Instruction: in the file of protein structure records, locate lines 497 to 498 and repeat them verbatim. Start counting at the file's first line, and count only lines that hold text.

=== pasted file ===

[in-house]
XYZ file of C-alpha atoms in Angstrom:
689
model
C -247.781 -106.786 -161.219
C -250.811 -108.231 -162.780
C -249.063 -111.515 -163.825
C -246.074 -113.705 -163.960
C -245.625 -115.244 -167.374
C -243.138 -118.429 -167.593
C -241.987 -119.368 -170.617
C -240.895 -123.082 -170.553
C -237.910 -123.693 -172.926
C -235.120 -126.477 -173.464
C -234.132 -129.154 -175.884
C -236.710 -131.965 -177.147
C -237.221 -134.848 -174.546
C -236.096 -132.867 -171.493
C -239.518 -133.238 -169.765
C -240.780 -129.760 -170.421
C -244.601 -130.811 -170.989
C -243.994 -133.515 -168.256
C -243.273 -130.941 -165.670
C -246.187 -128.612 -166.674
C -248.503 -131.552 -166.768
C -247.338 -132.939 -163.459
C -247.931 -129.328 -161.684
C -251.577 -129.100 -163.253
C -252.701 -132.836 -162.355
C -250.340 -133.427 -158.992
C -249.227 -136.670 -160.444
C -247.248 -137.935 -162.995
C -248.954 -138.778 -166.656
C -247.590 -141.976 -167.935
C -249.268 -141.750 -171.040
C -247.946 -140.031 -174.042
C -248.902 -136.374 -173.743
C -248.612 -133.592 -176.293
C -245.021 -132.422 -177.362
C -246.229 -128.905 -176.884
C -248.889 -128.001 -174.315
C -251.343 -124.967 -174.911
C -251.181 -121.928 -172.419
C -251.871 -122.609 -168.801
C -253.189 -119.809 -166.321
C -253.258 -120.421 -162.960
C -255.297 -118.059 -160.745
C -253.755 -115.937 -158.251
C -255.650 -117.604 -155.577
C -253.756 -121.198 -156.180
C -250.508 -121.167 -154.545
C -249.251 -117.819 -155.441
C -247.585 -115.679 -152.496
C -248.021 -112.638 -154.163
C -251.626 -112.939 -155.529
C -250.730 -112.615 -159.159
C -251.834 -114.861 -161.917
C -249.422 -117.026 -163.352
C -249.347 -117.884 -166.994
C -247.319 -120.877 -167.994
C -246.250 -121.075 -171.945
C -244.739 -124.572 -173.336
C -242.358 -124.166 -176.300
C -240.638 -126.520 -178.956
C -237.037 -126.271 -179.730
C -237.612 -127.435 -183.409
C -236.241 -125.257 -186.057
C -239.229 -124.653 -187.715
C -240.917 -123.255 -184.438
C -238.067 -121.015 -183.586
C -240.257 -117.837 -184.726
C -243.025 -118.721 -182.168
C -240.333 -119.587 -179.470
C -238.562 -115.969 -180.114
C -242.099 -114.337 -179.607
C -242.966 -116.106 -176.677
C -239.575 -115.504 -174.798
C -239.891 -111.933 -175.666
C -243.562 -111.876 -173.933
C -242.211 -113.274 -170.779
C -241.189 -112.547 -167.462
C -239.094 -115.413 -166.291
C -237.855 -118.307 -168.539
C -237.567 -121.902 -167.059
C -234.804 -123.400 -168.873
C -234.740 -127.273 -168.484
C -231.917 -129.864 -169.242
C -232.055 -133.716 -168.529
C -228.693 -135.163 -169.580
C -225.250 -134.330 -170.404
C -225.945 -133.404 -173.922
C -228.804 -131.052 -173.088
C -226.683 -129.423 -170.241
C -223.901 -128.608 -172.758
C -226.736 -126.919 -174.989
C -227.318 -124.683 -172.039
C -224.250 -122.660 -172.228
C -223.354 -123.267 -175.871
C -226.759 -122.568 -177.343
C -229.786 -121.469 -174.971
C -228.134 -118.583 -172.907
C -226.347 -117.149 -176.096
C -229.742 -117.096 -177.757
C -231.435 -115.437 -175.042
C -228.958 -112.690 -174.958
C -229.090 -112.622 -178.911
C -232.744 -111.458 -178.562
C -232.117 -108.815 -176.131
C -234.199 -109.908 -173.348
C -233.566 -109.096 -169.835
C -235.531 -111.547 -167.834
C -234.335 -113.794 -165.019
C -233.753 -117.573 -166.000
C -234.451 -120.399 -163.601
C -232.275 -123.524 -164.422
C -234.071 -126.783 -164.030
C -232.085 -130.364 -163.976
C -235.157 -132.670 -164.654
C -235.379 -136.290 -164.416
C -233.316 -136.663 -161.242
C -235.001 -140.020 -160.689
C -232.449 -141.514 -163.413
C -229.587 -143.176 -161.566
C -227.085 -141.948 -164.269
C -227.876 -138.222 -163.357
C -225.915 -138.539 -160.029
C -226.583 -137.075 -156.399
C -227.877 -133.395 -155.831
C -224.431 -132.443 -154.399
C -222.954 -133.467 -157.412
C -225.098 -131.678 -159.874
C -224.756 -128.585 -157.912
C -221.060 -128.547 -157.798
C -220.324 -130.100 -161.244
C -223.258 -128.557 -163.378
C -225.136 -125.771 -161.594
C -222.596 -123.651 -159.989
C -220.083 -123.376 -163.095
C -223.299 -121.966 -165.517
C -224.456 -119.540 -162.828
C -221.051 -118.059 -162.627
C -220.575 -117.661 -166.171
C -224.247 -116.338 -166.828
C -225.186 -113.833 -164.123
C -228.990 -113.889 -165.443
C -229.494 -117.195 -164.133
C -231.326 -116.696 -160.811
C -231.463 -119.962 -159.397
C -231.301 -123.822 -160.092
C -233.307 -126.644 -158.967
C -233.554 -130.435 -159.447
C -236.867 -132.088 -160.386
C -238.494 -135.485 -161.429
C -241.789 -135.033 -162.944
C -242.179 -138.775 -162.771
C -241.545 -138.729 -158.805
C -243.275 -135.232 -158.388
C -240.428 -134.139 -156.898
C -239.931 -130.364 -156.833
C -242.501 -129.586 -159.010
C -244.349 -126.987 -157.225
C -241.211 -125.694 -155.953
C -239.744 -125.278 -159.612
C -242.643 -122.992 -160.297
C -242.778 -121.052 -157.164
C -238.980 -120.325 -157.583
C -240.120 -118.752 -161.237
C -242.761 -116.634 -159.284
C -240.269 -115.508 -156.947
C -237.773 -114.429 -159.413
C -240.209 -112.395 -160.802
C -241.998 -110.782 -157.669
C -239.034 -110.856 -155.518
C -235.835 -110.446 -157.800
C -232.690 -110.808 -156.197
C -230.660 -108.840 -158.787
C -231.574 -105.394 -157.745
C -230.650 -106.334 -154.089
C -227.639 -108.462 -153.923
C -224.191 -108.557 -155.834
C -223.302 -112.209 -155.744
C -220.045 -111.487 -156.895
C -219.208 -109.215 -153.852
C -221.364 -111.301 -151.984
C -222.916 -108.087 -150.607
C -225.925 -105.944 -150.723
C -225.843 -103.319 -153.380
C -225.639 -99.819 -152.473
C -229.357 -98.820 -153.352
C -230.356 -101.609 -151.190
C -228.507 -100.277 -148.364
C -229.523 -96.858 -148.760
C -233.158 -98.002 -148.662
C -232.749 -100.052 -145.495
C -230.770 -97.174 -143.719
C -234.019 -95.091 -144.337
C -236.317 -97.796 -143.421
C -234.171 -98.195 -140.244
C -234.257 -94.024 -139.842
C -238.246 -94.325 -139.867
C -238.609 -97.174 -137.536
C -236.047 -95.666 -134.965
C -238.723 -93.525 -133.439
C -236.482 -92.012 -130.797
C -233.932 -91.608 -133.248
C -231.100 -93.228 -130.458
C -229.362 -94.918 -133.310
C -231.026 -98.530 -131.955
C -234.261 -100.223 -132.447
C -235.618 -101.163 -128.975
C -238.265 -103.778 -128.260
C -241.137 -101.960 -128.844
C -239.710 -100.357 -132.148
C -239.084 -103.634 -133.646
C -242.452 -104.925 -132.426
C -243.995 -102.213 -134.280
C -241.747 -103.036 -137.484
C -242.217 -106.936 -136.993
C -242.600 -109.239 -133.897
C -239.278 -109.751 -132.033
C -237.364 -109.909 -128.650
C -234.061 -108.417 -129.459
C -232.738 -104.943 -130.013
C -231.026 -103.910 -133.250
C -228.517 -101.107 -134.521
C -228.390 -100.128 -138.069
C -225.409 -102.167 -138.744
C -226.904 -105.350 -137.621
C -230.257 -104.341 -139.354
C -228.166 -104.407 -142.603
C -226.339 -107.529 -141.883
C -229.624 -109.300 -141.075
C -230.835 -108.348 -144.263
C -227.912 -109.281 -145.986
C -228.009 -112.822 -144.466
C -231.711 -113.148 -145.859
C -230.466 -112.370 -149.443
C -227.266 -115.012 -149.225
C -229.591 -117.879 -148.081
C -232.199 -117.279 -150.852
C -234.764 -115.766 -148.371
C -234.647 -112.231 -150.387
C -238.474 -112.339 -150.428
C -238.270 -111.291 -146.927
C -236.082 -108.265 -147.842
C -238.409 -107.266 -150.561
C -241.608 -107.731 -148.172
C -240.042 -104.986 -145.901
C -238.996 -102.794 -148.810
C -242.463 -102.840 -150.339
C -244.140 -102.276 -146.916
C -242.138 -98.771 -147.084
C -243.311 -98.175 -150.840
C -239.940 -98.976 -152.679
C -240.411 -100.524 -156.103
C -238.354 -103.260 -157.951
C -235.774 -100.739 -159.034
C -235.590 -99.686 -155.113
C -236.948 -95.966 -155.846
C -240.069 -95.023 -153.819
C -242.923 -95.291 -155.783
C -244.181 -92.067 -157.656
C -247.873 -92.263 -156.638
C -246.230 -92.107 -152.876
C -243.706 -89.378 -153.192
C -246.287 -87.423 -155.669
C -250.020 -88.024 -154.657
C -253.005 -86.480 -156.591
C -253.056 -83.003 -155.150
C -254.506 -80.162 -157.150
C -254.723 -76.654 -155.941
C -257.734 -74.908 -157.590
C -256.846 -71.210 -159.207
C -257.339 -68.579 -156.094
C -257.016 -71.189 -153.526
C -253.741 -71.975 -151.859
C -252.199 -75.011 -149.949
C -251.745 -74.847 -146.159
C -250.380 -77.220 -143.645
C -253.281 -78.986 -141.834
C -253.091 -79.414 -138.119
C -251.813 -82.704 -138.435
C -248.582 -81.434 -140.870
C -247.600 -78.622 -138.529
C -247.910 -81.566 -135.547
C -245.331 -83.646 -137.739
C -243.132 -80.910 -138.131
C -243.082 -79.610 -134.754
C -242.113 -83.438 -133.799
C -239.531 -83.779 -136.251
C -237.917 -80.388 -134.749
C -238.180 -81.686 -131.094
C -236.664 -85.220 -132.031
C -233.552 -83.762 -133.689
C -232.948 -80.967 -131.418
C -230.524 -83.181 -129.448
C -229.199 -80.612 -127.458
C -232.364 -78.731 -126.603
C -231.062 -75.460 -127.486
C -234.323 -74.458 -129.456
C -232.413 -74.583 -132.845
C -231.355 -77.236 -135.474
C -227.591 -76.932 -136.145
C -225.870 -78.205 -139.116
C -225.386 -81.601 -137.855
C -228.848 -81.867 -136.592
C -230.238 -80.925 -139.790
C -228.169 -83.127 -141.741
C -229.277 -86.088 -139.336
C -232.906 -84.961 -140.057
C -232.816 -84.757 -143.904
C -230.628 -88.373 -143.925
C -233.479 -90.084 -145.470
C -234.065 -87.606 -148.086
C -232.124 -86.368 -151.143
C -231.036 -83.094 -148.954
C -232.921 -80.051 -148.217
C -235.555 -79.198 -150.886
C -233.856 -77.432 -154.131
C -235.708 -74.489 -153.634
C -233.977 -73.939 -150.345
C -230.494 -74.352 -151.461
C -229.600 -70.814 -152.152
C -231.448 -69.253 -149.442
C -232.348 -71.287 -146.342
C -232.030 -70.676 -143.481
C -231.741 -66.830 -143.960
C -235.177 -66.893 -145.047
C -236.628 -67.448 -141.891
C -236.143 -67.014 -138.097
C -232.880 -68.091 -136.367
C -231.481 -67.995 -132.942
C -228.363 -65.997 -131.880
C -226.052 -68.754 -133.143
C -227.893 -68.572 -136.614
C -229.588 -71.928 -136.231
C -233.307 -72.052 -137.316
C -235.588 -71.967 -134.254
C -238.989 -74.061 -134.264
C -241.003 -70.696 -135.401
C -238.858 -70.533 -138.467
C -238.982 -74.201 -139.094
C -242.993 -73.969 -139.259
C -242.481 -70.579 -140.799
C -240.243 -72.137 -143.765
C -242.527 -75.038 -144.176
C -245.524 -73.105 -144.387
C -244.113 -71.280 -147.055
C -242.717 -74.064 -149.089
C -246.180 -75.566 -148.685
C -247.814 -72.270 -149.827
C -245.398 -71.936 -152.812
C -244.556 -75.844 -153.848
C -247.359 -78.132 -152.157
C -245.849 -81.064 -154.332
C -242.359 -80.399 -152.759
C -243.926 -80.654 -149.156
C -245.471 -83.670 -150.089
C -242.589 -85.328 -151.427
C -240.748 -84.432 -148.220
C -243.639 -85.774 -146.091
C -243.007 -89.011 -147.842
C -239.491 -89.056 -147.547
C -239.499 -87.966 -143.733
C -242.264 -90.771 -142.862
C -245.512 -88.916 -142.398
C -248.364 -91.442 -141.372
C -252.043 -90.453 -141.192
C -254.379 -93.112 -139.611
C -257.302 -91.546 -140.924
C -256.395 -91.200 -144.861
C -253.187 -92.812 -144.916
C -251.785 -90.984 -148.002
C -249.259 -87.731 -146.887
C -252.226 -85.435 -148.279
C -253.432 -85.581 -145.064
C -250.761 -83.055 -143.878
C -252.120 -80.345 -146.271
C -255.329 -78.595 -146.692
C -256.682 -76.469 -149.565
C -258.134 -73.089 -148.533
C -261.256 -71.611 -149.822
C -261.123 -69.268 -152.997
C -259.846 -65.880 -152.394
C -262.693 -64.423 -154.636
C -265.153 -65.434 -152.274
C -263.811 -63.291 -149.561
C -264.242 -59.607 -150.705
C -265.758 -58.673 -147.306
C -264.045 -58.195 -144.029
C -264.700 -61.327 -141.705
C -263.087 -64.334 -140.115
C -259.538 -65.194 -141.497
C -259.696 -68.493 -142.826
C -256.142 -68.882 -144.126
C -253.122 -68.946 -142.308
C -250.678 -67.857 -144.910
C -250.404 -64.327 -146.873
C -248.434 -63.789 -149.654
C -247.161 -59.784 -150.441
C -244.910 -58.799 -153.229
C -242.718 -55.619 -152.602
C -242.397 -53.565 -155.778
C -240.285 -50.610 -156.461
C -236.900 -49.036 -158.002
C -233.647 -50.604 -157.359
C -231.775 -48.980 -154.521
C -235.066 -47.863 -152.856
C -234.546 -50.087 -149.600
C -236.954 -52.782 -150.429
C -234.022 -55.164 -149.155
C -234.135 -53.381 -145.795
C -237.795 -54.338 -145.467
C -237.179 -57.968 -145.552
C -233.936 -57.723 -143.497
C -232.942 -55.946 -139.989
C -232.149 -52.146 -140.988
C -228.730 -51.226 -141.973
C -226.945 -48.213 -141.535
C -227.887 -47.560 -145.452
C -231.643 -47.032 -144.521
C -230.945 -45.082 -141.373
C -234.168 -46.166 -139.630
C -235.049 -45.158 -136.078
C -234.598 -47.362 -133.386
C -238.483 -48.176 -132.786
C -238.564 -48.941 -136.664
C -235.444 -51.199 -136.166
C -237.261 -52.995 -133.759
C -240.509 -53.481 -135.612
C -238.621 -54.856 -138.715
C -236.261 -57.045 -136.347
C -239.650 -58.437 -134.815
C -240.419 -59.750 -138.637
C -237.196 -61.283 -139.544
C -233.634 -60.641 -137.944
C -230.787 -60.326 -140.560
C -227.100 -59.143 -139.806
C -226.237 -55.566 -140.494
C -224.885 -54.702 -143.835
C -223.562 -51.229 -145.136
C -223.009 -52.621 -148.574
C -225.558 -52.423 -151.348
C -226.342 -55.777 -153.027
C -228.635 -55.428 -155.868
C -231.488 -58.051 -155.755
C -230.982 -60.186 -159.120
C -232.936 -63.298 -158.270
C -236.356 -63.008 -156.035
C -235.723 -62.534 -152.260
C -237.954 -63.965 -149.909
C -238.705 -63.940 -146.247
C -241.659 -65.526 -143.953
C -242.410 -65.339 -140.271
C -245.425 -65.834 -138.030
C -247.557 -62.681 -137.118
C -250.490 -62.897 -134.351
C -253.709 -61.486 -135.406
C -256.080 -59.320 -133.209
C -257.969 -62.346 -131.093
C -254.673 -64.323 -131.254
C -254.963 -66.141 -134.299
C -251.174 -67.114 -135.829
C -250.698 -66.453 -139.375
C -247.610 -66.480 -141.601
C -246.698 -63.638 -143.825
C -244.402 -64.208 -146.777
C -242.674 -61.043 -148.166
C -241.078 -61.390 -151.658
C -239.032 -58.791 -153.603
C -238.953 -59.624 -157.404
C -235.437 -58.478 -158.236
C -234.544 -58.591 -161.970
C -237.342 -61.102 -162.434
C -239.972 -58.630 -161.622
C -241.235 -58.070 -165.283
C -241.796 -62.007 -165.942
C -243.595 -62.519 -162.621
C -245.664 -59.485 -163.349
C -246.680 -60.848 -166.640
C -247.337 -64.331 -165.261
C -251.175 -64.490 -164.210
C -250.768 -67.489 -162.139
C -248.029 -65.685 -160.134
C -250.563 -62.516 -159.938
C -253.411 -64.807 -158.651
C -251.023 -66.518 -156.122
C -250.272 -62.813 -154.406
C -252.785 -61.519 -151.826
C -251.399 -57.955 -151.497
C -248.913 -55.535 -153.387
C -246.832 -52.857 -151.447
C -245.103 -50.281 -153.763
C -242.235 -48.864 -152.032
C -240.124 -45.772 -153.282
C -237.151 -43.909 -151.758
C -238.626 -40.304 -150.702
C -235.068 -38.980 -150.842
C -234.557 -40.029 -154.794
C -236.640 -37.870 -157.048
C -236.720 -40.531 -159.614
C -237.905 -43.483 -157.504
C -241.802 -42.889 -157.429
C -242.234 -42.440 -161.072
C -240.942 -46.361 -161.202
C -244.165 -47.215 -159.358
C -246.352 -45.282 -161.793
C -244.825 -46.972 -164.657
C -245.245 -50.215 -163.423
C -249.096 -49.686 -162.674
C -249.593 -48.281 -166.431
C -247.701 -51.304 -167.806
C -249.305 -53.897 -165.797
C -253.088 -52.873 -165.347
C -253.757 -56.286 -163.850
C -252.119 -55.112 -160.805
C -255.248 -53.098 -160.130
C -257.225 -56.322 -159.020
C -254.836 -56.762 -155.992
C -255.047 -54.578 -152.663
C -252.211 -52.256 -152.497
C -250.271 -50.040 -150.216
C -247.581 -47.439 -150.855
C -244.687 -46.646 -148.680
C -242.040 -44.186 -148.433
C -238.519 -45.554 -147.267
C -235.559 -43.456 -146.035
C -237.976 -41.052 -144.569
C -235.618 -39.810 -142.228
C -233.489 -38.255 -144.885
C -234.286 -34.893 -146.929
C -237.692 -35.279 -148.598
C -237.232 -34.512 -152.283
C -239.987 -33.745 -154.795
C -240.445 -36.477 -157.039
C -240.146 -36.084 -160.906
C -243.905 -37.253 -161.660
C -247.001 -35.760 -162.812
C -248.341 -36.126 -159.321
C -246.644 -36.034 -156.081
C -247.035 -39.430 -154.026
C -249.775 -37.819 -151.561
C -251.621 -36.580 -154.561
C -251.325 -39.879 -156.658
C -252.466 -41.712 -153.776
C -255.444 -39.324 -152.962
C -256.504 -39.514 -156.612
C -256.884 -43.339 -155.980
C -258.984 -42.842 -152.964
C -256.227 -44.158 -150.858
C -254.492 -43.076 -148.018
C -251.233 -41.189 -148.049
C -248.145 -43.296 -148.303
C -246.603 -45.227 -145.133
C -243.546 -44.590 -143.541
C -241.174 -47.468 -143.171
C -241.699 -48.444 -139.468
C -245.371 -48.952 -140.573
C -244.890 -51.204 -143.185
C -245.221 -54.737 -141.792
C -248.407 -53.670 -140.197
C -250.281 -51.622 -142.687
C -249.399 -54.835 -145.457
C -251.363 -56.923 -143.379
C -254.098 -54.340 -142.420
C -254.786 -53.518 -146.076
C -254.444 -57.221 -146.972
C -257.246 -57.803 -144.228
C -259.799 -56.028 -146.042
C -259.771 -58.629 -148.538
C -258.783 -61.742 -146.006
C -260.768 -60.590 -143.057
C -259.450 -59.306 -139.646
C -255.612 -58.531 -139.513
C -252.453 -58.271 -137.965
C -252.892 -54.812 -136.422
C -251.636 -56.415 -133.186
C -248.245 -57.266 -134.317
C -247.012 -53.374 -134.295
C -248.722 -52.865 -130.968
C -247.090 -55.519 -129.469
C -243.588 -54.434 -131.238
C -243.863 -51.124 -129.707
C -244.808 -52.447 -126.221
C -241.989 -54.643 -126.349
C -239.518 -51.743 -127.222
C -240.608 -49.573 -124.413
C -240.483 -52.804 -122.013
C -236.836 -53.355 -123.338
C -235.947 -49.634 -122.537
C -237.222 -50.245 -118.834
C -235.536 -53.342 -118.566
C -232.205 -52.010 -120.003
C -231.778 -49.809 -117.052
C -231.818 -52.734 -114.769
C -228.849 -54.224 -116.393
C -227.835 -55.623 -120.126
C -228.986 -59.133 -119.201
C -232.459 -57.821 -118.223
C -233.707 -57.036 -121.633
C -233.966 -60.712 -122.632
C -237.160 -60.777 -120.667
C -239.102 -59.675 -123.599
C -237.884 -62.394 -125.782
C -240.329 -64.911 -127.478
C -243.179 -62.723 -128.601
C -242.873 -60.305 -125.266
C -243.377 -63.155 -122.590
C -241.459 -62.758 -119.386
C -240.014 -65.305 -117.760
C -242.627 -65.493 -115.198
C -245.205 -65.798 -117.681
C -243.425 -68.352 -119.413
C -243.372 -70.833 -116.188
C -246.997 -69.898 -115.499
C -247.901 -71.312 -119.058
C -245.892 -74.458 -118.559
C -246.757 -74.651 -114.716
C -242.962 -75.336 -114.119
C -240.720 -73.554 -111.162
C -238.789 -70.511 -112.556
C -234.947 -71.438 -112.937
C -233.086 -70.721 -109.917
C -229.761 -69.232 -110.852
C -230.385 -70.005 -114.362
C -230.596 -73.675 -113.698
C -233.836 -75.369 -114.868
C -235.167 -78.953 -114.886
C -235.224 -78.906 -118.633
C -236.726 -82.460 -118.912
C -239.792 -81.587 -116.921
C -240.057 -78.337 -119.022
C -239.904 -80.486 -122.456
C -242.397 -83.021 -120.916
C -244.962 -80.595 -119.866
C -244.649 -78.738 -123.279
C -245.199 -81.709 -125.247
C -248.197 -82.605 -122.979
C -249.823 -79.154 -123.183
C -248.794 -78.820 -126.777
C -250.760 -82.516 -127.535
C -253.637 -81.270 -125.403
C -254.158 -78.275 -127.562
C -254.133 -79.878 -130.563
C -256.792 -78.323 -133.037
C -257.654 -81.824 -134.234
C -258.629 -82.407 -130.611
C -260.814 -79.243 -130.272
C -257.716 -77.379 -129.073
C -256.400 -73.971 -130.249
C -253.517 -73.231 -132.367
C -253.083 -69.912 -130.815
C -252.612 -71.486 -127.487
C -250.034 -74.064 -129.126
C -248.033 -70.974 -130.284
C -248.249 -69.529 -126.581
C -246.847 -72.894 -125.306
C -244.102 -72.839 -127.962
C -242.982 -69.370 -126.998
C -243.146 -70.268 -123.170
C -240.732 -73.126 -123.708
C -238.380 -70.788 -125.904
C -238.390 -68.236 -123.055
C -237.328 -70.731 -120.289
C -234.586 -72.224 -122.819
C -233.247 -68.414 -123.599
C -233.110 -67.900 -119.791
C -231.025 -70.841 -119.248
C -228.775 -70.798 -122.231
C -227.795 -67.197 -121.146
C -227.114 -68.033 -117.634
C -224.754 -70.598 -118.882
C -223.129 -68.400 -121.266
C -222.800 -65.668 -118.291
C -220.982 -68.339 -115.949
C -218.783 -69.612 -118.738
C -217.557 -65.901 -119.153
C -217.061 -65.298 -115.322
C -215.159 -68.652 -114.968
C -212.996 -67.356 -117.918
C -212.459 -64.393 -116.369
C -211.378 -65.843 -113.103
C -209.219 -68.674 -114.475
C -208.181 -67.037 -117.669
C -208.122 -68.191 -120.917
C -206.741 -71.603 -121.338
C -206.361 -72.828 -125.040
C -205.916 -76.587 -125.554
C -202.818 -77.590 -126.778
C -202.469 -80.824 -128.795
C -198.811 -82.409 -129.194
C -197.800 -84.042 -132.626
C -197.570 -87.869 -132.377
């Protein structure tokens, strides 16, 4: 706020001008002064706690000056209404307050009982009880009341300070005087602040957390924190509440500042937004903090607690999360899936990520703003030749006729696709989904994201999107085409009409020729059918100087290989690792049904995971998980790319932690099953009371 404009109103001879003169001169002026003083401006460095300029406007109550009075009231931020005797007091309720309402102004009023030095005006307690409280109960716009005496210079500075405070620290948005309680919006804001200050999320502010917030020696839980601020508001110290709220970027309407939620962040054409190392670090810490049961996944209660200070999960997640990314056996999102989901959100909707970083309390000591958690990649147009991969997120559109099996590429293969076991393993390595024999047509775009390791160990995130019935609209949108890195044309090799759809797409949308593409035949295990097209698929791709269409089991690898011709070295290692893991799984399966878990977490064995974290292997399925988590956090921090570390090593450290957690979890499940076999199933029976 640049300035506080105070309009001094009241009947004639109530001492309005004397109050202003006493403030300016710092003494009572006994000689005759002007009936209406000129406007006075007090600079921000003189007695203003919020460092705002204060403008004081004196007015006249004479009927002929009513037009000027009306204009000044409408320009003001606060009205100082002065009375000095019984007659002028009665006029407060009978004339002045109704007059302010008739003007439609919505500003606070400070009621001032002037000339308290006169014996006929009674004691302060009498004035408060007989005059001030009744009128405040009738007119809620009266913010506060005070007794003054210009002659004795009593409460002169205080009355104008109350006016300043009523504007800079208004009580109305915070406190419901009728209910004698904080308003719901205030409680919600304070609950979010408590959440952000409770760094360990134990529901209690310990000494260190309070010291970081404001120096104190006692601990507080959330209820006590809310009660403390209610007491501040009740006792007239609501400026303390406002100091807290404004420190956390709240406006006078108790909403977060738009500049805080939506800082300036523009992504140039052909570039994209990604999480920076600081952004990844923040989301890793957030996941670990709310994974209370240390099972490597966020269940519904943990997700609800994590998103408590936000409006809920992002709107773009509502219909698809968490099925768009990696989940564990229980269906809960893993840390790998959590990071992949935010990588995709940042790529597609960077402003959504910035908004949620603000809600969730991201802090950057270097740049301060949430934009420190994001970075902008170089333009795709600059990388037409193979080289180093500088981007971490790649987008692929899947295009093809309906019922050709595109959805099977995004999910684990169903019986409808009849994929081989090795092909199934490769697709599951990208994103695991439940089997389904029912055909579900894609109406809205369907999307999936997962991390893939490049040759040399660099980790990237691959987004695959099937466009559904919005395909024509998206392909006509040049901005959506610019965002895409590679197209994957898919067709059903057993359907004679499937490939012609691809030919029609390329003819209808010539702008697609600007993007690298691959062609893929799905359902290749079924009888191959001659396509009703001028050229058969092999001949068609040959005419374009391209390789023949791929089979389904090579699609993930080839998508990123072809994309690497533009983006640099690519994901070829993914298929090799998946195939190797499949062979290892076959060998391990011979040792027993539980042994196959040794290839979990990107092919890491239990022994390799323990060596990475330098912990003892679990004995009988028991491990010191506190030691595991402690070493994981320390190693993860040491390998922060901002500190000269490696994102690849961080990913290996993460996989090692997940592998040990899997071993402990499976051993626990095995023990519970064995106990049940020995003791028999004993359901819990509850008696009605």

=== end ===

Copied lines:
C -238.626 -40.304 -150.702
C -235.068 -38.980 -150.842